Promotion and Sales
Get the word out! Make up the fliers and distribute to friends and family. Use social media to your advantage. Send out invites to order your fundraiser flowers. Take orders as they come in and do not be afraid to follow up with people you have contacted but have not yet placed their order or said they would rather not.
Collect the Orders
Depending on the size of the group, you may want to give 2-3 days for participants to turn in their orders. However, set a specific date and time by which all orders need to be turned in. Be sure to emphasize this deadline to participants and group leaders.
Some groups, especially larger ones, set a date and time during which customers can come pick up their orders. Others prefer to deliver which is more personal and shows a bit more customer service.
If you are selling individual roses, it is easy enough to have a list of all participants and have them come and pick up the number of roses they need to deliver to their customers.
If you are selling arrangements, hopefully the florist sorts the orders. If the florist does not sort orders, you will need to have a team to sort the various flower orders for distribution to individual customers.
If you have a smaller group, simply give the flowers to the participants and let them deliver them. For larger groups, distribute the orders to the group leaders who, in turn, give the orders to individual participants. The participants can then deliver the orders.
Throw a Prize Party
The goal of the party is to create a final fun memory associated with the this fundraiser so that your group is motivated for the next one.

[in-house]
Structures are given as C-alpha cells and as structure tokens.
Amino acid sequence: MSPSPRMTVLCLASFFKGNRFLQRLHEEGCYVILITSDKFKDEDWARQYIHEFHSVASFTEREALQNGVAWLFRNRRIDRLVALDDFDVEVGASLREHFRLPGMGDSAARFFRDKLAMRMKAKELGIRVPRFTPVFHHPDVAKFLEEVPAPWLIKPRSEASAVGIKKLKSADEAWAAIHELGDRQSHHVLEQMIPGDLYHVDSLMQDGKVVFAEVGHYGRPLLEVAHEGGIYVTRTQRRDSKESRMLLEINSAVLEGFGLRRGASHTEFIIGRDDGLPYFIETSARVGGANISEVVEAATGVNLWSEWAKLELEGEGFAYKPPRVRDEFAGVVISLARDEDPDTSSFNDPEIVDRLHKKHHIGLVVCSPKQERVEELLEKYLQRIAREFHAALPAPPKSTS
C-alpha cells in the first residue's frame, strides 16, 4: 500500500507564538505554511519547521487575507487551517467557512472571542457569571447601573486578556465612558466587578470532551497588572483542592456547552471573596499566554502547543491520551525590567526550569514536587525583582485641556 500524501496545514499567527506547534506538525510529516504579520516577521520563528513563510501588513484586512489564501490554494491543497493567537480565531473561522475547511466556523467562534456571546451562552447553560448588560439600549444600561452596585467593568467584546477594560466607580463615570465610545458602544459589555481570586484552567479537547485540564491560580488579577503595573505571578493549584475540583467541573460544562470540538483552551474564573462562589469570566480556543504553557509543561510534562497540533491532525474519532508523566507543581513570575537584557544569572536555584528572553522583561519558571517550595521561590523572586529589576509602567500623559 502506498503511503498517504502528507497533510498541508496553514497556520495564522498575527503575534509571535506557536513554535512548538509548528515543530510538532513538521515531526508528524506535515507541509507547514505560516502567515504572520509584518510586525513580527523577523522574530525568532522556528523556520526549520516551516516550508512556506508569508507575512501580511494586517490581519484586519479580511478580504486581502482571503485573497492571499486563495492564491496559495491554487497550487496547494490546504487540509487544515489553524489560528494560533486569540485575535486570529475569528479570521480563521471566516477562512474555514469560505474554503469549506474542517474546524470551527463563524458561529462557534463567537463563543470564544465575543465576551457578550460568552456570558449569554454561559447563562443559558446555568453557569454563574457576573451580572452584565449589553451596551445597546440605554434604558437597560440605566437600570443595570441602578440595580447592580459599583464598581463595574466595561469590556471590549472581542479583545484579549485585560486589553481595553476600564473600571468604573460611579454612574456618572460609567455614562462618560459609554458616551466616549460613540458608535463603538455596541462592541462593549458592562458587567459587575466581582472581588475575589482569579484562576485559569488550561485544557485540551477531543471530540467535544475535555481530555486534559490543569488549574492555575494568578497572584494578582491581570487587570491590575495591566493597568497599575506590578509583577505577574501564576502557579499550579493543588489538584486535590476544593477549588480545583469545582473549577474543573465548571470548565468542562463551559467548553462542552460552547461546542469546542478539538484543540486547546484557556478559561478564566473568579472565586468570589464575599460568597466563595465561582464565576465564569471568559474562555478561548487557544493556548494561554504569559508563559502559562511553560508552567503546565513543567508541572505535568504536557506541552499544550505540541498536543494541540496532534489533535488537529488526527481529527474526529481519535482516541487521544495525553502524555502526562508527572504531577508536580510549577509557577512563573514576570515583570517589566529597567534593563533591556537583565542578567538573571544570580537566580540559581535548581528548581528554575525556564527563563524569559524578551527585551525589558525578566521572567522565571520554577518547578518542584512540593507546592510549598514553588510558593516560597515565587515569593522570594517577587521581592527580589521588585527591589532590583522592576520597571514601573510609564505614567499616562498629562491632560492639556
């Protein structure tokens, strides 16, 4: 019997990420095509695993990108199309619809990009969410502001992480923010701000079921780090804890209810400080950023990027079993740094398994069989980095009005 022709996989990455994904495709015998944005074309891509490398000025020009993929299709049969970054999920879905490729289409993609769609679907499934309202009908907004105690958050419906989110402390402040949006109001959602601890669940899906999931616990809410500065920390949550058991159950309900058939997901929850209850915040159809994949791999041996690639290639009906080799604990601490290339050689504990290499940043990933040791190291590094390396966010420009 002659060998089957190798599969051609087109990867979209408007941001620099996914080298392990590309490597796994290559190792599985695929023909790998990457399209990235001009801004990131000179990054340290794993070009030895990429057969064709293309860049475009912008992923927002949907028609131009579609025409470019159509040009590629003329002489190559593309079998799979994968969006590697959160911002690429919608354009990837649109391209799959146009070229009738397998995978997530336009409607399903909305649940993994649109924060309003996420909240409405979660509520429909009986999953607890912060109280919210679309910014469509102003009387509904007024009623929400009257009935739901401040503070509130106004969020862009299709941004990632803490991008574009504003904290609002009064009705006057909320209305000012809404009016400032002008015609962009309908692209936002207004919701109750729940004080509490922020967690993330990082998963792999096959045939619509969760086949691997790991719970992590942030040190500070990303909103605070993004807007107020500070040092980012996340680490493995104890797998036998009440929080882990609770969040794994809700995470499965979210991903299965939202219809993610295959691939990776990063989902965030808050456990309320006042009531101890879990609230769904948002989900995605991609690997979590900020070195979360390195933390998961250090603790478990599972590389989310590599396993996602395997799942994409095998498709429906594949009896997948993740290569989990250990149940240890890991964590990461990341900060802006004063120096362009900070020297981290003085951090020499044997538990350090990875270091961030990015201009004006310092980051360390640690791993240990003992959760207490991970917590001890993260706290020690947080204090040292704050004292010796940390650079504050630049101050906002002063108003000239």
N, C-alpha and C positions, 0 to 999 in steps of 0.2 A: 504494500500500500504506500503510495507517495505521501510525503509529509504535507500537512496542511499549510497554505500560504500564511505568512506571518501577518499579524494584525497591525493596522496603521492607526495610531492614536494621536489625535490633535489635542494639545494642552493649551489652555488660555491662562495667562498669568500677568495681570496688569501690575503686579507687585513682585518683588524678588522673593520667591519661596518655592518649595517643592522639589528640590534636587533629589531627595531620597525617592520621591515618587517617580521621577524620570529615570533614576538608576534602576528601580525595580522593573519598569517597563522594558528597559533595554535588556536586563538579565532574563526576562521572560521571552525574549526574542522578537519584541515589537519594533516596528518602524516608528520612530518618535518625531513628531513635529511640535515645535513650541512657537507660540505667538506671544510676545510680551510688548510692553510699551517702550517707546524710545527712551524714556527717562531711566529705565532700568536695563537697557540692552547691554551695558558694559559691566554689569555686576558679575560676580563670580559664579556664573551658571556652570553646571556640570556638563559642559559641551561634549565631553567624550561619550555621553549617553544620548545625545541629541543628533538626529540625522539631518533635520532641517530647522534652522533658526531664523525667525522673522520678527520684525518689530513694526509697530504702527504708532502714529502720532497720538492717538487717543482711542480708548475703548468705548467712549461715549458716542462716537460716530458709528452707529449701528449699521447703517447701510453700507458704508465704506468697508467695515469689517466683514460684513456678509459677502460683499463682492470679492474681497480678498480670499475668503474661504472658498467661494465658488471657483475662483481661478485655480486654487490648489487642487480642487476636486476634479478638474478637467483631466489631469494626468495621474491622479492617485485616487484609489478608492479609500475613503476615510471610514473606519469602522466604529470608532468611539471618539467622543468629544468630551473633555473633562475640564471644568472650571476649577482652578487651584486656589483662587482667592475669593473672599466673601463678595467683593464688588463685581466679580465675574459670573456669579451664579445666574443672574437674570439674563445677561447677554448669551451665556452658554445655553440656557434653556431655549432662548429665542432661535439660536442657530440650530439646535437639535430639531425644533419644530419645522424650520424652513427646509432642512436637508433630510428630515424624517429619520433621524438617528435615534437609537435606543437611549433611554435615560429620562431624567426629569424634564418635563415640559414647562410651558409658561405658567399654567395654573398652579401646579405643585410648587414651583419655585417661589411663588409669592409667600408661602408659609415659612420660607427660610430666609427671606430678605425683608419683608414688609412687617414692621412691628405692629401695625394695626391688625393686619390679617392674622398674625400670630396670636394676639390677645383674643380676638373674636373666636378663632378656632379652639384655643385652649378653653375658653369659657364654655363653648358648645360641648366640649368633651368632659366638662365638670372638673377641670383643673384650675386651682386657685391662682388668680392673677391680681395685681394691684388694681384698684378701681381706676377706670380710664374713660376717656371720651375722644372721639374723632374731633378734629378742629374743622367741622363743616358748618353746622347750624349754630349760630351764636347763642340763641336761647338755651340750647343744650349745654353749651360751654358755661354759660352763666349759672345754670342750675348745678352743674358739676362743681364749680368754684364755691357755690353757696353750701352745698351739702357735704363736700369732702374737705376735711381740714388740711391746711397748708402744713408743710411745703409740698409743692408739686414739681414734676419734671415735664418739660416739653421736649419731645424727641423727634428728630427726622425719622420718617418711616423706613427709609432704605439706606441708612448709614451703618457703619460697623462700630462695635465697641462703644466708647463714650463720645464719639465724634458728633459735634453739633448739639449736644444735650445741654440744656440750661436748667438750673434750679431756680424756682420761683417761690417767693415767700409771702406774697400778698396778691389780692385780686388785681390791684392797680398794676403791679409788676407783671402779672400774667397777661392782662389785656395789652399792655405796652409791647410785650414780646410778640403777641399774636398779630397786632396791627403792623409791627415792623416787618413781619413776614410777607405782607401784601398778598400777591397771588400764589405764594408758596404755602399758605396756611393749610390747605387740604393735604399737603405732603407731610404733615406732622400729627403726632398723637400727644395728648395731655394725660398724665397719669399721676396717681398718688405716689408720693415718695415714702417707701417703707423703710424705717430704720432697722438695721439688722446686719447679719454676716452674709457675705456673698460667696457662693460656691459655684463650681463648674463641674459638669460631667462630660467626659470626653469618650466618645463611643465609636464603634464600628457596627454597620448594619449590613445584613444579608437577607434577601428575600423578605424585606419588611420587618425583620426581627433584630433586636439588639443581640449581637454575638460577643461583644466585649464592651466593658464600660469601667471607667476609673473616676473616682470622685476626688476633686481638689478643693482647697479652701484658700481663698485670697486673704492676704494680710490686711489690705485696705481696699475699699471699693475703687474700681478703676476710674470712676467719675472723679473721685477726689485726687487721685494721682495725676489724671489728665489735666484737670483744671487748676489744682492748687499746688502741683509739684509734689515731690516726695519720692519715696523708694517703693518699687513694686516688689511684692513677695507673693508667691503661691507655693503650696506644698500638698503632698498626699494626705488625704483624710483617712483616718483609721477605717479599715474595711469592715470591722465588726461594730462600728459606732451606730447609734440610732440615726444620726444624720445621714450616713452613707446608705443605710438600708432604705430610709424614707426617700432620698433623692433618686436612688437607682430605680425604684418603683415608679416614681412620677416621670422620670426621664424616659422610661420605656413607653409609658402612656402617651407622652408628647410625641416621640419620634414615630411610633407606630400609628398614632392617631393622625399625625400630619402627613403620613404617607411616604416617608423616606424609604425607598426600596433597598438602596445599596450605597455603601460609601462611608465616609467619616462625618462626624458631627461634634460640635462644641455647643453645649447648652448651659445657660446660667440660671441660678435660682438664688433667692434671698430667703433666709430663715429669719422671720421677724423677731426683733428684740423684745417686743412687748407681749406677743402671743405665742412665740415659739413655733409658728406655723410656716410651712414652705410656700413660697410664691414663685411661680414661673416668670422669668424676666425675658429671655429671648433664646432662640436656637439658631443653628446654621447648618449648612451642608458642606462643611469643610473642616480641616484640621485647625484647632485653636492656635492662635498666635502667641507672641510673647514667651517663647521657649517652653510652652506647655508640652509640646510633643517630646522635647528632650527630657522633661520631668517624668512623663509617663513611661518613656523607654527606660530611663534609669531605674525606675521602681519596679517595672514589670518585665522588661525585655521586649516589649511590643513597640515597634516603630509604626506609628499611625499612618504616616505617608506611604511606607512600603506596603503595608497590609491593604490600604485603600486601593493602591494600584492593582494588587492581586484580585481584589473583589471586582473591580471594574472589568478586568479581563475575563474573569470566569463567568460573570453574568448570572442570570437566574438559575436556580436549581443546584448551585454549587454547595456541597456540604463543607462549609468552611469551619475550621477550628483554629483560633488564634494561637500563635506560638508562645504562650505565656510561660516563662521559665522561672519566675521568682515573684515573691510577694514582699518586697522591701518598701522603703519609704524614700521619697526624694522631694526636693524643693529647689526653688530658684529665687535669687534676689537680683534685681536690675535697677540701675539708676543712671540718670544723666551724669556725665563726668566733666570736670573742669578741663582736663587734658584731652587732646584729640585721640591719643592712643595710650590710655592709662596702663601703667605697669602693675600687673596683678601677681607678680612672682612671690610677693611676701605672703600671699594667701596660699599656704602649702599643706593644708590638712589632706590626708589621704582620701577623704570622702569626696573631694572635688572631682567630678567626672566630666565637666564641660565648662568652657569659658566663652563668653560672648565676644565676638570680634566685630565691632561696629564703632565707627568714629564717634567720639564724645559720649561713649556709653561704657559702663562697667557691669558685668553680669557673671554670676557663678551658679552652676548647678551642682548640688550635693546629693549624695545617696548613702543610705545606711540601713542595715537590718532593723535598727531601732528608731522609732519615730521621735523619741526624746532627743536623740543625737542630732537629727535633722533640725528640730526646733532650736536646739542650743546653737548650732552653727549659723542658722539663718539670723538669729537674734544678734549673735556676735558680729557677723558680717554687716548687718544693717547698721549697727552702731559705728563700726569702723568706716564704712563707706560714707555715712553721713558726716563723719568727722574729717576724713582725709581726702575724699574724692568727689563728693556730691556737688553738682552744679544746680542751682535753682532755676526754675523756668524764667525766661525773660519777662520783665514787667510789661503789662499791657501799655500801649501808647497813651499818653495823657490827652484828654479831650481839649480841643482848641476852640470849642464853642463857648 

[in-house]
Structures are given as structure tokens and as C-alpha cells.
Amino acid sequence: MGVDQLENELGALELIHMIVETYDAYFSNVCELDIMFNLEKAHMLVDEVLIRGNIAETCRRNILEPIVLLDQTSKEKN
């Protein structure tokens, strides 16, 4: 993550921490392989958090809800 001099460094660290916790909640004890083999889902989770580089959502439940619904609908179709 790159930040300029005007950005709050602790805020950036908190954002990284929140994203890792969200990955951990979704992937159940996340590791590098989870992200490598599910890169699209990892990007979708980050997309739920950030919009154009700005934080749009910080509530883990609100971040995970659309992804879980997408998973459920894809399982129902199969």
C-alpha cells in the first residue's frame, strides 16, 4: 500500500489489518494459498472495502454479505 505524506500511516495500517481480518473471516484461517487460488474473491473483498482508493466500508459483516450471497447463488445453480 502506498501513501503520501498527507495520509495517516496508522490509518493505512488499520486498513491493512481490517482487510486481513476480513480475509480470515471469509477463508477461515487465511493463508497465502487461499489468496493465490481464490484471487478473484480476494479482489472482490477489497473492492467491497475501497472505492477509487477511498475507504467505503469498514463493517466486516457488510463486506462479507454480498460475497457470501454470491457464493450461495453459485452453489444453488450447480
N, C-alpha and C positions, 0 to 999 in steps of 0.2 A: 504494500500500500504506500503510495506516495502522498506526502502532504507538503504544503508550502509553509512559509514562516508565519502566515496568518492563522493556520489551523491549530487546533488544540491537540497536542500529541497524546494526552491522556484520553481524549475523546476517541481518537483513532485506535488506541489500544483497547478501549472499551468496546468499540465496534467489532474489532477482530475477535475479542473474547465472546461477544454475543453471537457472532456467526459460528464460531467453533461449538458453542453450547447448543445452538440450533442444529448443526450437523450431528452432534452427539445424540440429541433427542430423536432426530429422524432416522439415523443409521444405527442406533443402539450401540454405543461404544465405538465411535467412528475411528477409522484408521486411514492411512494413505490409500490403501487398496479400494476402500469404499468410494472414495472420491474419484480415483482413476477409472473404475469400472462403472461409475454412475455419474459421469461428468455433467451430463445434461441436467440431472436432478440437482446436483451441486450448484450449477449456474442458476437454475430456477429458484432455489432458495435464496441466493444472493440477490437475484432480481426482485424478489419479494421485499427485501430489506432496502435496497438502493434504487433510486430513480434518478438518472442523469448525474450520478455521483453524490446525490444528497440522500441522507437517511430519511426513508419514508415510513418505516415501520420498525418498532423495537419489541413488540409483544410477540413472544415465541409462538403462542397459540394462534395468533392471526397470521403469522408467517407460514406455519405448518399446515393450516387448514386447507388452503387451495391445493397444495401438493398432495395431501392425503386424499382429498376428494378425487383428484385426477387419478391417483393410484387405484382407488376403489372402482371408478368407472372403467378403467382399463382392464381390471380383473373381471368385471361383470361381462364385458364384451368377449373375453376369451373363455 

Most groups need to fundraise more than one time per year. Therefore, it is important to keep your group energized and motivated. Once the fundraiser is done, throw a party for the participants. It doesn’t have to be expensive. Just make sure it’s fun. While at the party, award the top sellers in front of the group and then make a big deal out of distributing the smaller prizes as well.
Fundraising is often done through outdoor events. Races and golf tournaments raise money for worthy causes. However, as the cold months roll in, warm clothes and coats get brought out. During these chilly times, event fundraisers still need to go on. What can you do for a fundraising event in the winter?
That’s the focus of our Winter Fundraiser Series — fundraisers that can be done in chillier climates. One event fundraiser you might not have considered is bowling!
Bowling has Wide Appeal
During the cold, winter months, bowling is a great sport to keep people active, and it is comfortable and fun for all ages. The entire family can participate in a bowling night fundraising activity.
It also appeals to athletes and those with a competitive spirit regardless of their ability level. Bowling provides the friendly competition that they love with bragging rights for the winner.
Done correctly, a bowling fundraiser becomes a great way for everyone to have fun and feel like a winner while raising the necessary funds for your group!
Preparation for the Bowling Fundraiser Event